Voodoo-inspired heavy metal three-piece Vōdūn are channeling the screams of Mother Earth and the pounding drums of Ouidah.

Voodoo-inspired heavy metal three-piece Vōdūn are channeling the screams of Mother Earth and the pounding drums of Ouidah.

Forged in fire, steel and blood, Vōdūn are a diverse collection of spirits who come together in a high-energy explosion of noise.

Vocalist Oya, drummer Ogoun and guitarist The Marassa draw on the legends of West African Vodun (the root culture for offshoots in the Americas, Haitian voudou, Louisiana voodoo, etc.) and the religious practices of the Afro-diaspora to celebrate these often misunderstood, ancient spiritual traditions.

Ahead of their set at the first Afropunk London this weekend, we caught up with the soulful London-based tribe to talk animism, influences and their latest album, Possession.

How did you guys develop your unique vibe? Tribal hype?
Ogoun: From a songwriting point of view, it’s all quite open. The influences are quite vast and wide, but we try and keep rhythmically an Afrobeat undertone to it. That’s something that really interests me as a drummer.

But also the whole notion of vodun has been demonised in Western culture and we want to bring more of a positive light to it. We think animism [worldview that entities in nature—such as animals, plants, and often even inanimate objects—possess a spiritual essence] generally is quite a cool concept.

Why is it so misunderstood?
O: It’s just demonised. People see these voodoo dolls and movies based around the horror aspect of it, but there’s a lot more going on than that. It’s quite a feminist concept actually, and there’s different gods to represent different things within the religion. It just seems like a very earthy, ancient religion and is something that resonates with us.

Also, the aesthetics tie in with the band, we all dress up, paint our bodies and get into the vibe of it. It’s just quite a good holistic experience really.

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Who are your top three biggest influences – musical or otherwise?
The Marassa: My number one influence is probably Motorhead, and heavy metal in general. Being a guitarist, it’s what I base most of my work around. I guess we draw influence from everything. With Vodun you kind of draw it from the elements and the feelings and the emotions and vibes of what it is being created in the room.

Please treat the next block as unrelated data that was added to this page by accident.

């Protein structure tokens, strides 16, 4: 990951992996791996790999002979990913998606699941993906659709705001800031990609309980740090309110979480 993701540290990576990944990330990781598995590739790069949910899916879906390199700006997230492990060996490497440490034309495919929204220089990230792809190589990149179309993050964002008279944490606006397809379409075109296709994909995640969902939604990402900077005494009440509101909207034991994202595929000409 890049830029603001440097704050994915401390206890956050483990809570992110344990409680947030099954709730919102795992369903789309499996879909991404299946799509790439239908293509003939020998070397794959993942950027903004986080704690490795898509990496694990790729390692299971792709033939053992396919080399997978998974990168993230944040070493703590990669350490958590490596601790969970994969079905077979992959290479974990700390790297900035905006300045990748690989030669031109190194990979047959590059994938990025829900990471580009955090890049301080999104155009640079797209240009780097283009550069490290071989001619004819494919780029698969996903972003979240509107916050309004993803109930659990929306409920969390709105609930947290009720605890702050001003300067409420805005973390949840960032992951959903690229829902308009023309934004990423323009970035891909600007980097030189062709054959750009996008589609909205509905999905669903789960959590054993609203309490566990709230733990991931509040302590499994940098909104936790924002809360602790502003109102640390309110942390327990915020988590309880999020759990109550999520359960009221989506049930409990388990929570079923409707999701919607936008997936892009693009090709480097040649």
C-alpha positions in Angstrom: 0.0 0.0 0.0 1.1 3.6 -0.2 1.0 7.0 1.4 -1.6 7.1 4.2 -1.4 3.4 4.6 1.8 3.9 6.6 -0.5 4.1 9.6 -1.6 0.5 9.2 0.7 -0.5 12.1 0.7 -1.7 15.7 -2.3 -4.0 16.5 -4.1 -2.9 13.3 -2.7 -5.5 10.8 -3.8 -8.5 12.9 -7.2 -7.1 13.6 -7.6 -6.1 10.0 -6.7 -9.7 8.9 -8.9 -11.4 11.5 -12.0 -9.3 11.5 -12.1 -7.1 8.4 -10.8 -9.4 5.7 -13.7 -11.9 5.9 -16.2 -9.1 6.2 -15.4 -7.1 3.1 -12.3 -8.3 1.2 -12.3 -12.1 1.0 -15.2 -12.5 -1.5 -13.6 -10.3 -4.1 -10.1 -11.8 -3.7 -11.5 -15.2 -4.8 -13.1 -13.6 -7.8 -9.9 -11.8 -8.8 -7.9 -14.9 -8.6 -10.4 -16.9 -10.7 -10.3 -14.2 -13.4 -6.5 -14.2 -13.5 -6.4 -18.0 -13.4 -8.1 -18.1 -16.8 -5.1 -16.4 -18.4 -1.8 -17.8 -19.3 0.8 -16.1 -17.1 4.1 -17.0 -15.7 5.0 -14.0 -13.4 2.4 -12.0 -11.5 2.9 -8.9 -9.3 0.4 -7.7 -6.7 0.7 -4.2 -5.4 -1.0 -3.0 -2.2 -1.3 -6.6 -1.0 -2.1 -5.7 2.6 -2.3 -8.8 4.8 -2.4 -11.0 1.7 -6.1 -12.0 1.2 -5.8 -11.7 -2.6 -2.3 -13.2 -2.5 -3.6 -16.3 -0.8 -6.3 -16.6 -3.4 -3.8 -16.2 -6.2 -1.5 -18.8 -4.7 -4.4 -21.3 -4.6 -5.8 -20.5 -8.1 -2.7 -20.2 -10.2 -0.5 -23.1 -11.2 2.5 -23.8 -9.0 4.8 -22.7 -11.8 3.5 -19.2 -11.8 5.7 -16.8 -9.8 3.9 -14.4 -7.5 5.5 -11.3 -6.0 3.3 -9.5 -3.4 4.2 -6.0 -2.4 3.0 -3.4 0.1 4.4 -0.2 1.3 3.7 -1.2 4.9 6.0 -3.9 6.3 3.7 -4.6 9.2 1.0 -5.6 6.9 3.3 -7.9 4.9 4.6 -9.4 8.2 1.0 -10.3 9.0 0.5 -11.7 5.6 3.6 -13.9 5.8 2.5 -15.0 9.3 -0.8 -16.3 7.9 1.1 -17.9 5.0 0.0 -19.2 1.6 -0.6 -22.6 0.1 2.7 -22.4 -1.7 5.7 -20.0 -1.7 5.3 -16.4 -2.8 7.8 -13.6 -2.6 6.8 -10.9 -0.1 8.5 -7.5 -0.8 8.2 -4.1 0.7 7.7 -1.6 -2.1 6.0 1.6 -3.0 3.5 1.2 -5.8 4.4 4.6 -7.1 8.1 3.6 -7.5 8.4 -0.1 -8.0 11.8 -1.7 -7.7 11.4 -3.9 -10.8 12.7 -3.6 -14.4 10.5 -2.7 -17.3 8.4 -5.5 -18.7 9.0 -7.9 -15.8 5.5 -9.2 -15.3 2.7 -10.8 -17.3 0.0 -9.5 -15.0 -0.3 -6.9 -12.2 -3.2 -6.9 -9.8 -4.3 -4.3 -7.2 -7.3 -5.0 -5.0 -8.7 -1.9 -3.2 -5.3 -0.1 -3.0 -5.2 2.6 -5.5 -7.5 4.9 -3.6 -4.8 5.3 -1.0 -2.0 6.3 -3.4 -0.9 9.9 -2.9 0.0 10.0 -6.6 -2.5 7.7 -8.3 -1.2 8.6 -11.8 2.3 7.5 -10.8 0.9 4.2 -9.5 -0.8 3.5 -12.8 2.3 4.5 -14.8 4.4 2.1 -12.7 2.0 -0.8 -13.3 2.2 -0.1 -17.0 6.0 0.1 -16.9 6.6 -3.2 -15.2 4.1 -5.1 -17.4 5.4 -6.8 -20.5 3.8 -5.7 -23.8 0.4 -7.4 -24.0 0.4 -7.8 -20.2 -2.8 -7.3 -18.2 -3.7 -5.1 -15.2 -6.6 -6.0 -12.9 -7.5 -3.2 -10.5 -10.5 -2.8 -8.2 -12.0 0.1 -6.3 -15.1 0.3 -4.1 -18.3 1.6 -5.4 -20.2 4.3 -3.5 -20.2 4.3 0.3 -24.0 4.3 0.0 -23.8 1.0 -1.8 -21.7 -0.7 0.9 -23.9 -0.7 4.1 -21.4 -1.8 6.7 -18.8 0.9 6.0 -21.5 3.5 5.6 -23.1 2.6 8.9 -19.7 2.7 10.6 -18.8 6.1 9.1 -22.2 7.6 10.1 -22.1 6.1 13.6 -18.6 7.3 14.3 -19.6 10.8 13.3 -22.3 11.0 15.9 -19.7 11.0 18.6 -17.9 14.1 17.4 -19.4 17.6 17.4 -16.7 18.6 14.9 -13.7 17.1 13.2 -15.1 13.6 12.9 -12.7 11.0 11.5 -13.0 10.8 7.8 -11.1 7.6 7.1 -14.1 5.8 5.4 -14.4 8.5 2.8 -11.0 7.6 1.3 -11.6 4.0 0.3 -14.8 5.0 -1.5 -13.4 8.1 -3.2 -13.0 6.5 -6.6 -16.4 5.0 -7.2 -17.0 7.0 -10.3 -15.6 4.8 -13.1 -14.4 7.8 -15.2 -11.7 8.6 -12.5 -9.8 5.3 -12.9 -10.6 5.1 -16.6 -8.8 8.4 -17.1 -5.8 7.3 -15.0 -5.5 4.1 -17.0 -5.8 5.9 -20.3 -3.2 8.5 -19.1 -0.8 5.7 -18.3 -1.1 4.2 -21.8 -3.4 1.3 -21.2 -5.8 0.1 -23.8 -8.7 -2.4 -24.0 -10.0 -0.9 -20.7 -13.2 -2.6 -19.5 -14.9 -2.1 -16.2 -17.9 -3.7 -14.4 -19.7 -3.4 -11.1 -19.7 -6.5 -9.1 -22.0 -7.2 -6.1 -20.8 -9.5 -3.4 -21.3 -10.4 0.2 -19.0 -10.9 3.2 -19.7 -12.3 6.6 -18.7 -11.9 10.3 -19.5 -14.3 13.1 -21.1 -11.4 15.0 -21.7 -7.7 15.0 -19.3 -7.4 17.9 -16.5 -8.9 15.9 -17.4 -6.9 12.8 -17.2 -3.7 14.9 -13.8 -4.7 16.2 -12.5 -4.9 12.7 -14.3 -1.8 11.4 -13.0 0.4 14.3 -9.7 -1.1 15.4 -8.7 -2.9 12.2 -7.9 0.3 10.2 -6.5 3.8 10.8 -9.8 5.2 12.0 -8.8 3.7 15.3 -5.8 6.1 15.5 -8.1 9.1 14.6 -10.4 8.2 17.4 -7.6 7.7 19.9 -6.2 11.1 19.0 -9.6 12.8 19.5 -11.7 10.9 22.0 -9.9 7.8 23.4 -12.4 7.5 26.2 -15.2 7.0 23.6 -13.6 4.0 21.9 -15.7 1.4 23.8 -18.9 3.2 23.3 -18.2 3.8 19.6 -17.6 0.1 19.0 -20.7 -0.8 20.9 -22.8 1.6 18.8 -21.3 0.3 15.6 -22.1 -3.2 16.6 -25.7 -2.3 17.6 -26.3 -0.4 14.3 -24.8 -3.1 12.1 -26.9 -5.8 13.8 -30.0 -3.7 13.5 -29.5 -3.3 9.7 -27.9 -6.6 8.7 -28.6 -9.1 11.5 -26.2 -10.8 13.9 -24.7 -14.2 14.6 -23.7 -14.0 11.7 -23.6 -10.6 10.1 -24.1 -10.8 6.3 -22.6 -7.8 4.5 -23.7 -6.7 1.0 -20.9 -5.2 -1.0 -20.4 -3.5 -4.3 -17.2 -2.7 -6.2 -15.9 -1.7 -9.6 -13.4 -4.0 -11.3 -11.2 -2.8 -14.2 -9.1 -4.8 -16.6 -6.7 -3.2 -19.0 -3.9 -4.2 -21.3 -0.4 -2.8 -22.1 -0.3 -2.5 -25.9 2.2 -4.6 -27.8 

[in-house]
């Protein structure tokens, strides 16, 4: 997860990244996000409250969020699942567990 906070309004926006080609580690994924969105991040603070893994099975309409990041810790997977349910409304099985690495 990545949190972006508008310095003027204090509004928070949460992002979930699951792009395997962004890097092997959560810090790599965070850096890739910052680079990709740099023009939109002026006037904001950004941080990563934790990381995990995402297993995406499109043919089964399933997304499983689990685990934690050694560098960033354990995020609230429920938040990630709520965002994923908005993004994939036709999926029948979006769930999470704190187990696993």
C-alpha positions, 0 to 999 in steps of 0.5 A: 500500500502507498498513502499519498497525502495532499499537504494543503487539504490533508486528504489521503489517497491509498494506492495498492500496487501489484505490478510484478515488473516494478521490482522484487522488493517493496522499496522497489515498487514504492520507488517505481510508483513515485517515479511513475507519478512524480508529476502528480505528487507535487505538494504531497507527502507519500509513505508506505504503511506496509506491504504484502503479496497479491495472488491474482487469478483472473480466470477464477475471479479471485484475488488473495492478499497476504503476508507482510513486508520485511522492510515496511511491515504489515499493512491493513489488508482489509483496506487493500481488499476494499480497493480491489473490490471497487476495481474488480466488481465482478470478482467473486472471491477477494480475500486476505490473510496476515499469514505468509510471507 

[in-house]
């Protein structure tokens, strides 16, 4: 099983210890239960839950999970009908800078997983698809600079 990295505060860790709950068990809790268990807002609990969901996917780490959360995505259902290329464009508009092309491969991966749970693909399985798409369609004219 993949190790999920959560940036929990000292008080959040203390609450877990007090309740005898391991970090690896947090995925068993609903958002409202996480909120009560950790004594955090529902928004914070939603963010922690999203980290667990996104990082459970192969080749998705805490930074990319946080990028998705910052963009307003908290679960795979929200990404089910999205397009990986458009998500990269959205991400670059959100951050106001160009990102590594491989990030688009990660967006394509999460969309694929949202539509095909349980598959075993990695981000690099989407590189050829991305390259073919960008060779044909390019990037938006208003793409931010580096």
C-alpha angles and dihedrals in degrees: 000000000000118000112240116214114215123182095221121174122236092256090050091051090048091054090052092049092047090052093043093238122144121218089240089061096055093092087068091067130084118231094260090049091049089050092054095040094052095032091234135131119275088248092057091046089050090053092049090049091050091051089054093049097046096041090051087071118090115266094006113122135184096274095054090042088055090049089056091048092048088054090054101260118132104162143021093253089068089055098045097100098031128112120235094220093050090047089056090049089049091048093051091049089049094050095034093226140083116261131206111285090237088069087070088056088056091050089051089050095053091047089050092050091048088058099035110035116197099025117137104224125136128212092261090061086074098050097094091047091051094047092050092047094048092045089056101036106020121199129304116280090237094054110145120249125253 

O: Oya tends to write a lot of her lyrics around different concept or different aspects of the whole vodun religion, and will write from that starting point. In terms of music, I write a lot of afrobeat stuff and try to make it heavier, to fit with the vibe of the band.

And one more non-musical influence maybe?
O: The Spanish film director Pedro Almodovar. He’s just a really solid feminist, I guess. All his films are from the female perspective and the experiences are sometimes quite dark, sometimes they involve a lot of humour. So, I think that’s one of the things that we try to draw into the band; even though we’re dealing with a serious subject, we don’t take ourselves too seriously with it, you know?

I’ve seen your video – it’s pretty high energy. What do you want people to take away from your shows?
O: It ties into the title of the album, Possession, which is about the vodun experience of being possessed and completely giving yourself over to a higher power. With music it’s a similar thing. I think people can just let their defences down and feel free, and hopefully get completely absorbed in the music.

It’s the first Afropunk in London – why should we be stoked?
O: Well, we are really stoked. I remember being in New York a few years ago and seeing the lineup at Afropunk in Brooklyn.

There it began as a free festival and it happened a few days after I was leaving NYC, and I was so gutted. But, since then, Afropunk have been so supportive towards us, pushing the album and pushing our videos.

Their whole vibe is really open and welcoming. We wanted to play at Afropunk in Paris but it didn’t work out so we’re super excited about playing it here in the UK. We’re looking forward Young Fathers, who I saw in Melbourne a few months ago, and who are fucking amazing live – on a record too, but especially live. Obviously Grace Jones and Akala will be incredible too. It’s just going to be a really good all day experience.

Afropunk Festival London takes place on 24 September 2016 at Alexandra Palace. 

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